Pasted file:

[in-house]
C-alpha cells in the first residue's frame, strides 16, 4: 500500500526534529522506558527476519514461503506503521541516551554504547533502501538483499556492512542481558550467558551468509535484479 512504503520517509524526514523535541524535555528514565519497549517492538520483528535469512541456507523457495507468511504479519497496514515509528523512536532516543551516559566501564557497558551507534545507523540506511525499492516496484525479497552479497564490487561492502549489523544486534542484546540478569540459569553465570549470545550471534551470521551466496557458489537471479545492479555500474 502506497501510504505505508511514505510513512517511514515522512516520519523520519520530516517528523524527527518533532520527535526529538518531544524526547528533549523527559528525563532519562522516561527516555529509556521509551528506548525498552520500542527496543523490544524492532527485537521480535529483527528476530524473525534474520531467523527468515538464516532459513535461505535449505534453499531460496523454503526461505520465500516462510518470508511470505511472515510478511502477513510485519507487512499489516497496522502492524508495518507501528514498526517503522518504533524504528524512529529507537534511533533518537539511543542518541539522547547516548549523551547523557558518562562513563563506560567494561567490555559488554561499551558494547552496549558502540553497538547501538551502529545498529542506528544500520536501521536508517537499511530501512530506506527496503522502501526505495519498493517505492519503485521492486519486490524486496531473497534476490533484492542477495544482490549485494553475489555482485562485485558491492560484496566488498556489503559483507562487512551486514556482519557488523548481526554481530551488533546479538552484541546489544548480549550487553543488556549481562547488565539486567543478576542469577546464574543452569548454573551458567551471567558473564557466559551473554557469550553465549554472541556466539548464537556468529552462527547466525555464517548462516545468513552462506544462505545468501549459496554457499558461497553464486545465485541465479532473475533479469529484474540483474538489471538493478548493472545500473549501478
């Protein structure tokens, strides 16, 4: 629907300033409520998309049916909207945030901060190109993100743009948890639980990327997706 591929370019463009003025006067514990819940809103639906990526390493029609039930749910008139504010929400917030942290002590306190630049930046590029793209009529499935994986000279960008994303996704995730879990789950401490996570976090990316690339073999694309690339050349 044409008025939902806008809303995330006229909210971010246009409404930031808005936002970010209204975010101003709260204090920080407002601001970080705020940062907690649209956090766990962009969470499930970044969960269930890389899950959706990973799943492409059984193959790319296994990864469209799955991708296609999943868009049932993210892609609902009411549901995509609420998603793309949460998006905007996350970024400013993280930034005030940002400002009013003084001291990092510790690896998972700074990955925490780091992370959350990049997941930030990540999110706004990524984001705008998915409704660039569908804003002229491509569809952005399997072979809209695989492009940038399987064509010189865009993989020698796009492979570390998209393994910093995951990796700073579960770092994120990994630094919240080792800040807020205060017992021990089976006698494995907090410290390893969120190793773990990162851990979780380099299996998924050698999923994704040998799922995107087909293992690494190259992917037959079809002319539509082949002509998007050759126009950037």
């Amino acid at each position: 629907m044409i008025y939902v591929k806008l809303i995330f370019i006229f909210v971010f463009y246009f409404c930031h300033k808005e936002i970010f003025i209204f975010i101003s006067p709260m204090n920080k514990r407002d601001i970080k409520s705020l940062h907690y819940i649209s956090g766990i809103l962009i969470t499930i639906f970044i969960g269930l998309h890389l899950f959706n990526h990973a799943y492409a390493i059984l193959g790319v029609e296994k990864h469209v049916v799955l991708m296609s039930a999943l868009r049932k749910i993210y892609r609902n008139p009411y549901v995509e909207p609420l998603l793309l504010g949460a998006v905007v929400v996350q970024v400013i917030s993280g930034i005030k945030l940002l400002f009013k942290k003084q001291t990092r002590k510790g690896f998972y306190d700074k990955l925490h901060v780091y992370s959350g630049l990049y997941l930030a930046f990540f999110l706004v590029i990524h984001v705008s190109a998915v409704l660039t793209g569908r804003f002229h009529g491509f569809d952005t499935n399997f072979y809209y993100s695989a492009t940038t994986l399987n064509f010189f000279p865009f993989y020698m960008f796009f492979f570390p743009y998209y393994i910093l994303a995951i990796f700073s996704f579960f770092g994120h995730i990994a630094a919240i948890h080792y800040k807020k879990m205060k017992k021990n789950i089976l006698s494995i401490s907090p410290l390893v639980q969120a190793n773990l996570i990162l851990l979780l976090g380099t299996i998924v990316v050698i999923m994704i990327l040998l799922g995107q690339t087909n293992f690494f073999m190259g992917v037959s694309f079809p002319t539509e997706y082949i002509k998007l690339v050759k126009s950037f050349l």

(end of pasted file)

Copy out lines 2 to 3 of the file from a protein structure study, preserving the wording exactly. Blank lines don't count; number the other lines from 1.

C-alpha cells in the first residue's frame, strides 16, 4: 500500500526534529522506558527476519514461503506503521541516551554504547533502501538483499556492512542481558550467558551468509535484479 512504503520517509524526514523535541524535555528514565519497549517492538520483528535469512541456507523457495507468511504479519497496514515509528523512536532516543551516559566501564557497558551507534545507523540506511525499492516496484525479497552479497564490487561492502549489523544486534542484546540478569540459569553465570549470545550471534551470521551466496557458489537471479545492479555500474 502506497501510504505505508511514505510513512517511514515522512516520519523520519520530516517528523524527527518533532520527535526529538518531544524526547528533549523527559528525563532519562522516561527516555529509556521509551528506548525498552520500542527496543523490544524492532527485537521480535529483527528476530524473525534474520531467523527468515538464516532459513535461505535449505534453499531460496523454503526461505520465500516462510518470508511470505511472515510478511502477513510485519507487512499489516497496522502492524508495518507501528514498526517503522518504533524504528524512529529507537534511533533518537539511543542518541539522547547516548549523551547523557558518562562513563563506560567494561567490555559488554561499551558494547552496549558502540553497538547501538551502529545498529542506528544500520536501521536508517537499511530501512530506506527496503522502501526505495519498493517505492519503485521492486519486490524486496531473497534476490533484492542477495544482490549485494553475489555482485562485485558491492560484496566488498556489503559483507562487512551486514556482519557488523548481526554481530551488533546479538552484541546489544548480549550487553543488556549481562547488565539486567543478576542469577546464574543452569548454573551458567551471567558473564557466559551473554557469550553465549554472541556466539548464537556468529552462527547466525555464517548462516545468513552462506544462505545468501549459496554457499558461497553464486545465485541465479532473475533479469529484474540483474538489471538493478548493472545500473549501478
């Protein structure tokens, strides 16, 4: 629907300033409520998309049916909207945030901060190109993100743009948890639980990327997706 591929370019463009003025006067514990819940809103639906990526390493029609039930749910008139504010929400917030942290002590306190630049930046590029793209009529499935994986000279960008994303996704995730879990789950401490996570976090990316690339073999694309690339050349 044409008025939902806008809303995330006229909210971010246009409404930031808005936002970010209204975010101003709260204090920080407002601001970080705020940062907690649209956090766990962009969470499930970044969960269930890389899950959706990973799943492409059984193959790319296994990864469209799955991708296609999943868009049932993210892609609902009411549901995509609420998603793309949460998006905007996350970024400013993280930034005030940002400002009013003084001291990092510790690896998972700074990955925490780091992370959350990049997941930030990540999110706004990524984001705008998915409704660039569908804003002229491509569809952005399997072979809209695989492009940038399987064509010189865009993989020698796009492979570390998209393994910093995951990796700073579960770092994120990994630094919240080792800040807020205060017992021990089976006698494995907090410290390893969120190793773990990162851990979780380099299996998924050698999923994704040998799922995107087909293992690494190259992917037959079809002319539509082949002509998007050759126009950037």